Archive for March 26th, 2011

Lunch at Le Monde with Philip Fried in NYC

Saturday, March 26th, 2011
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This week in New York City has been drenched in Polish literature (see posts here and here) – so my visit with poet Philip Fried, founding editor of the 30-year-old Manhattan Review, may at first seem like something of an anomaly.

Until, that is, you realize that the quiet Manhattan Review was the first American journal to publish an interview with Polish poet and dissident Stanisław Barańczak in 1981. The review began to publish the work of Chinese dissident poet Bei Dao as early as 1990. And, according to its website, in 1994 it launched an unprecedented nationwide campaign that increased the number of poetry reviews in The New York Times.

I discovered the review when I was unearthing a rare, early interview with Zbigniew Herbert, by his translators John and Bogdana CarpenterThe Manhattan Review was among the first reviews to devote a whole issue to the renowned poet in the mid-1980s – and I initially contacted Philip to get more than the snippets I found online.  (I also, on this visit, received a copy of his Early/Late: New and Selected Poems, published last month by Salmon Poetry.)

One would think that the Manhattan Review, which has two new poems by Les Murray in its current issue, would be better known.  But Philip and the Manhattan Review are as quiet as it namesake island is named is noisy.  We nevertheless had a pleasant and talkative lunch at Le Monde, an amiable bistro that “celebrates the cuisine of the Loire Valley” near Columbia University.  Besides Polish poetry, we discussed the upheaval in the book industry and the dwindling presence of poetry on the American scene.  What, after all, is a poet to do?  The attempts to “reach out” to the public via April Poetry Month are usually farcical.  Poet celebrities are often, well… not really poets at all.  Pulling up the drawbridge and sticking to one’s own tiny audience has resulted in a situation Philip compared to polar bears on ever-shrinking ice floes – an image that will stay with me for some time to come.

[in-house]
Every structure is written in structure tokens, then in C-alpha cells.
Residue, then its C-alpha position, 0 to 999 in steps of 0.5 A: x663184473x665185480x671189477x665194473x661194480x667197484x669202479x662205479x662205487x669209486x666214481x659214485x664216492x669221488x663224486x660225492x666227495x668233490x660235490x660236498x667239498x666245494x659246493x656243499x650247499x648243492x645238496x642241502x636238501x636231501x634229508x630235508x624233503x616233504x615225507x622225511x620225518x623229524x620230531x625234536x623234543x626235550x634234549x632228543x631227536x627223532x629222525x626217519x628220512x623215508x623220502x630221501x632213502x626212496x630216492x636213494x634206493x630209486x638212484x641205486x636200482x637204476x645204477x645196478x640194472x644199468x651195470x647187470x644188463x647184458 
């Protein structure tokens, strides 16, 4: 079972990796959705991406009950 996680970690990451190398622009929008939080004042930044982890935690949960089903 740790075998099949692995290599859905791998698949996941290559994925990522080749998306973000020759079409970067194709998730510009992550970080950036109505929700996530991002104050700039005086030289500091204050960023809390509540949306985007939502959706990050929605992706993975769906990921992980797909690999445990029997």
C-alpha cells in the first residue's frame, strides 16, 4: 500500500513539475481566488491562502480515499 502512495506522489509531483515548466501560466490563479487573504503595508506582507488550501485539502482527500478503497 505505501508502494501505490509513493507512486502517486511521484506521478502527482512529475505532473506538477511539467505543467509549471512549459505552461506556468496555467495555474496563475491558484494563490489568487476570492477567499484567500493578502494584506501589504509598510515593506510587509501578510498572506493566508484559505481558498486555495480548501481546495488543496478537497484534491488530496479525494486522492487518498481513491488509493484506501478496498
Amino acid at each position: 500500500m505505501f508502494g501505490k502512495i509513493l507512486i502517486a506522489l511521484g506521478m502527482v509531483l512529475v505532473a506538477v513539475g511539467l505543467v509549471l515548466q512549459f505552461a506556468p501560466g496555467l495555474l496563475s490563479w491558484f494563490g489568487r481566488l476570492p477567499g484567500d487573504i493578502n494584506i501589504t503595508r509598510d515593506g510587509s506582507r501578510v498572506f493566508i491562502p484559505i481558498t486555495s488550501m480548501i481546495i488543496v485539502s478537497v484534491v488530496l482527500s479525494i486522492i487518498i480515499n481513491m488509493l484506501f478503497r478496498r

Postscript on 3/28:  Philip just wrote to tell me he got a nice notice in Publishers Weekly — a publication we rate highly since it put humble moi and  An Invisible Rope: Portraits of Czeslaw Milosz one of the top ten books for the spring, in the “Belles Lettres and Reflections” category.  Here’s what it said about Philip’s latest collection:

This skillful and memorable first selection can seem like the work of three or four different poets, though wit and civility hold it together. First comes a bevy of poems about God, often comic, and often spoken in His assumed voice: often in stand-alone prose sentences (like the Book of Proverbs) they mix the language of elevated salvation with the debased terms of business and politics: “I regret to inform you that, in the purview of immutable discretion, it has now become necessary to downsize the elect.” Verse from Fried’s Mutual Trespasses (1988) also looks at–or speaks for–a divine Creator, wittily juxtaposing His omnipotence with human foibles and emotions: “He seemed to sink/ into Himself, a collapsing/ mountain.” Big Men Speaking to Little Men (2006), making up most of the last half of this collection, casts aside divinity for carefully ironized versions of family history: nostalgic at times, more outwardly conventional, these pages may nonetheless hold his strongest work. The New York-based Fried (who edits the Manhattan Review) closes with supple, formally acrobatic excerpts from a recent set of sonnets: “I’ve cornered the market on me, but I’ll sell you the shimmer./ When the bubble has burst, volatility is tender.” (Apr.)